“I couldn’t say, sir,” said Althorpe, but he looked taken aback.
Leela eyed Colby with disfavour. “It is not amusing.”
“No, that’s rather the point,” he said. “All right, all right, Constable, I’ll come quietly, but if you could do me one favour first, I’d be grateful. You see, I was trying to find Leakey.”
“He means a creature,” explained Leela.
Adam swallowed more inappropriate amusement. “The dog. I’m worried about what happened to him last night.”
“I could look,” offered Leela.
The constable faced her and blushed, presumably at her outfit. “Are you the young lady that’s staying with old Mrs Tyler, Miss?”
“Then the sergeant wants a word with you as well. He’s spoken to John Tyler and now he says he needs to speak to you two.”
Colby sighed. “Fair enough, I suppose.”
“I could come back and have a look,” the policeman offered. “I’ve got to keep an eye on the Priory – what was the Priory – anyhow. No trouble to have a poke round, see if I can spot the animal.”
Leela paused suddenly. “Shh.” She remained very still as they both watched her in puzzlement and then she smiled to herself and disappeared into the bushes. “He is here!” she shouted back moments later.
“Oh, well, that’s something,” said Adam. The dog gave a bark and bounded out towards him. He crouched down, patting him. He seemed to be unharmed. “Good dog.”
Leela rejoined them, a satisfied look on her face and they headed off down to the village, although they had not gone far, when Leakey stopped and sat, refusing to budge.
“Still on guard,” Colby observed, with a glance up at the other two. “Stupid dog. Constable, if you’d still keep an eye on him?”
He smiled. “Certainly, sir. I could call in at the butcher’s on the way back, see if he’s got anything he could spare. Must have had a fright last night, poor creature.”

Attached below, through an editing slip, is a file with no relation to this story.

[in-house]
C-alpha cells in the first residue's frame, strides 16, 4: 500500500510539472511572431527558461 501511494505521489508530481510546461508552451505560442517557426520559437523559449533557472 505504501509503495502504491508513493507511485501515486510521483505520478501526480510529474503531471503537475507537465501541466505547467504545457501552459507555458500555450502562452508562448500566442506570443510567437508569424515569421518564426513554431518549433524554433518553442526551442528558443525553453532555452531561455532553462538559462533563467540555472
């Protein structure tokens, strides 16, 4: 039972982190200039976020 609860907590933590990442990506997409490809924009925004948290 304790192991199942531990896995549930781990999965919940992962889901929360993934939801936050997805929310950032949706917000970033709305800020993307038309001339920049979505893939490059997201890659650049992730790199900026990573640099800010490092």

“Hear that?” Colby told the dog. “And you’ll have to get unattached to the place, you know. There’s nothing left of it.”
“Now,” said the rotund sergeant, once they were seated on wooden chairs at the rickety table in his tiny room. “I’d like to know exactly what happened up at the Priory last night – and why you didn’t send for us immediately, Professor Colby.”
Leela surveyed the police officer. “You would not have been much use if we had. The Doctor defeated our enemy and destroyed its hiding place. There was no more action to be taken.”
“Professor Colby?” he said, trying his best to ignore her.
He raised his gaze. “Oh, I think she covered the essential facts.”
“Mrs Tyler said there was no point in telling you and we might as all get to our beds,” added Leela. “She said she thought you would notice if you were any use at all.”
He pulled at his tight collar. “Yes, well, I’ll be along to talk to Mrs Tyler once I’ve finished my enquiries with you two-.”
“You’re a brave man, then, Sergeant,” commented Colby.
He glared at him and then cleared his throat. “Be that as it may, the point I’m making is that some people might find the fact slightly suspicious, Professor Colby.”
“Oh, really? You think so?”
He put his pencil down, his expression darker. “And what’s more, you don’t seem to be taking this as serious as you ought, given the wanton destruction of valuable property and Dr Fendelman’s whole project, not to mention a number of missing people presumed to be dead. Now, I suggest you stop being so high and mighty and answer my questions.”
“It’s not easy,” he said, making the effort and dropping the sarcasm, although elements of this seemed as unreal as anything else. “There is no simple explanation as to what happened.”
“No,” said Colby. “Nothing any sane person would be prepared to believe. Or are you willing to credit mad scientists, aliens, missing planets, an entity that feeds off death itself, sergeant? Not to mention a great deal of salt and a coven led by my former colleague, Max Stael and an unlikely and ancient skull called Eustace.”
The sergeant said. “I did ask you to take this seriously, sir.”
“He speaks the truth,” said Leela dangerously. “You are stupid if you do not listen.”
He looked at the professor again. “Can’t you keep her under control, sir? And if you must know, John Tyler told me that Dr Fendelman blew the place up in the course of his experiments, only his Gran, working up there, suspected something was wrong and although they couldn’t talk him out of his course of action, they did persuade you to leave.”
“I’m impressed,” said Colby. “That is a simple explanation.”
Leela frowned. “It is not the truth. We killed a powerful enemy last night. The fight was difficult but we won. But he was right to say that it was too late to save anyone but the professor.”